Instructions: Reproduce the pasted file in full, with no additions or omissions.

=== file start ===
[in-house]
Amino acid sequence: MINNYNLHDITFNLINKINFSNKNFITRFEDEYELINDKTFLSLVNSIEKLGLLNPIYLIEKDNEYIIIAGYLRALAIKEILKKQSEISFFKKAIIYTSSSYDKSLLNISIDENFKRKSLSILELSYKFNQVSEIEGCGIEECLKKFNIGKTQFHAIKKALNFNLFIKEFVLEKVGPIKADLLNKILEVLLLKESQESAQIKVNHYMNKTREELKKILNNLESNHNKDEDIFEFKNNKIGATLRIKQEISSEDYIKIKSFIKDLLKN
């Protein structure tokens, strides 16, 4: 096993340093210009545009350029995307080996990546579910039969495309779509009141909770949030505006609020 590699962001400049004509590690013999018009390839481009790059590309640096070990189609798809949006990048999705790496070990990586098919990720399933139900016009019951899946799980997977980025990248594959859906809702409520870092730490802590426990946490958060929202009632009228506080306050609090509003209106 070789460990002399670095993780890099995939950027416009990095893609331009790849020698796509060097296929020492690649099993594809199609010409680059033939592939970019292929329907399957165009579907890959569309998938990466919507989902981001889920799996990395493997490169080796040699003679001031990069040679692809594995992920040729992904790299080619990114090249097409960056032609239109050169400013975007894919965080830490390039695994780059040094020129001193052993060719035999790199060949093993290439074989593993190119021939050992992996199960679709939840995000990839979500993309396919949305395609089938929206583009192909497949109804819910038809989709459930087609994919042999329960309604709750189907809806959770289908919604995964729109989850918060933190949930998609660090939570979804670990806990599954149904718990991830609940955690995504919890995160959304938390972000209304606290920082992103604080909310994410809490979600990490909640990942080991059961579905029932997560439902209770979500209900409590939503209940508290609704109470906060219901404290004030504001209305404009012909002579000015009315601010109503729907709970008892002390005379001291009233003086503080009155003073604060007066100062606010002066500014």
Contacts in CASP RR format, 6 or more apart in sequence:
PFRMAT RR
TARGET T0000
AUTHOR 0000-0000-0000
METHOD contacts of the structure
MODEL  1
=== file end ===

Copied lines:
[in-house]
Amino acid sequence: MINNYNLHDITFNLINKINFSNKNFITRFEDEYELINDKTFLSLVNSIEKLGLLNPIYLIEKDNEYIIIAGYLRALAIKEILKKQSEISFFKKAIIYTSSSYDKSLLNISIDENFKRKSLSILELSYKFNQVSEIEGCGIEECLKKFNIGKTQFHAIKKALNFNLFIKEFVLEKVGPIKADLLNKILEVLLLKESQESAQIKVNHYMNKTREELKKILNNLESNHNKDEDIFEFKNNKIGATLRIKQEISSEDYIKIKSFIKDLLKN
């Protein structure tokens, strides 16, 4: 096993340093210009545009350029995307080996990546579910039969495309779509009141909770949030505006609020 590699962001400049004509590690013999018009390839481009790059590309640096070990189609798809949006990048999705790496070990990586098919990720399933139900016009019951899946799980997977980025990248594959859906809702409520870092730490802590426990946490958060929202009632009228506080306050609090509003209106 070789460990002399670095993780890099995939950027416009990095893609331009790849020698796509060097296929020492690649099993594809199609010409680059033939592939970019292929329907399957165009579907890959569309998938990466919507989902981001889920799996990395493997490169080796040699003679001031990069040679692809594995992920040729992904790299080619990114090249097409960056032609239109050169400013975007894919965080830490390039695994780059040094020129001193052993060719035999790199060949093993290439074989593993190119021939050992992996199960679709939840995000990839979500993309396919949305395609089938929206583009192909497949109804819910038809989709459930087609994919042999329960309604709750189907809806959770289908919604995964729109989850918060933190949930998609660090939570979804670990806990599954149904718990991830609940955690995504919890995160959304938390972000209304606290920082992103604080909310994410809490979600990490909640990942080991059961579905029932997560439902209770979500209900409590939503209940508290609704109470906060219901404290004030504001209305404009012909002579000015009315601010109503729907709970008892002390005379001291009233003086503080009155003073604060007066100062606010002066500014």
Contacts in CASP RR format, 6 or more apart in sequence:
PFRMAT RR
TARGET T0000
AUTHOR 0000-0000-0000
METHOD contacts of the structure
MODEL  1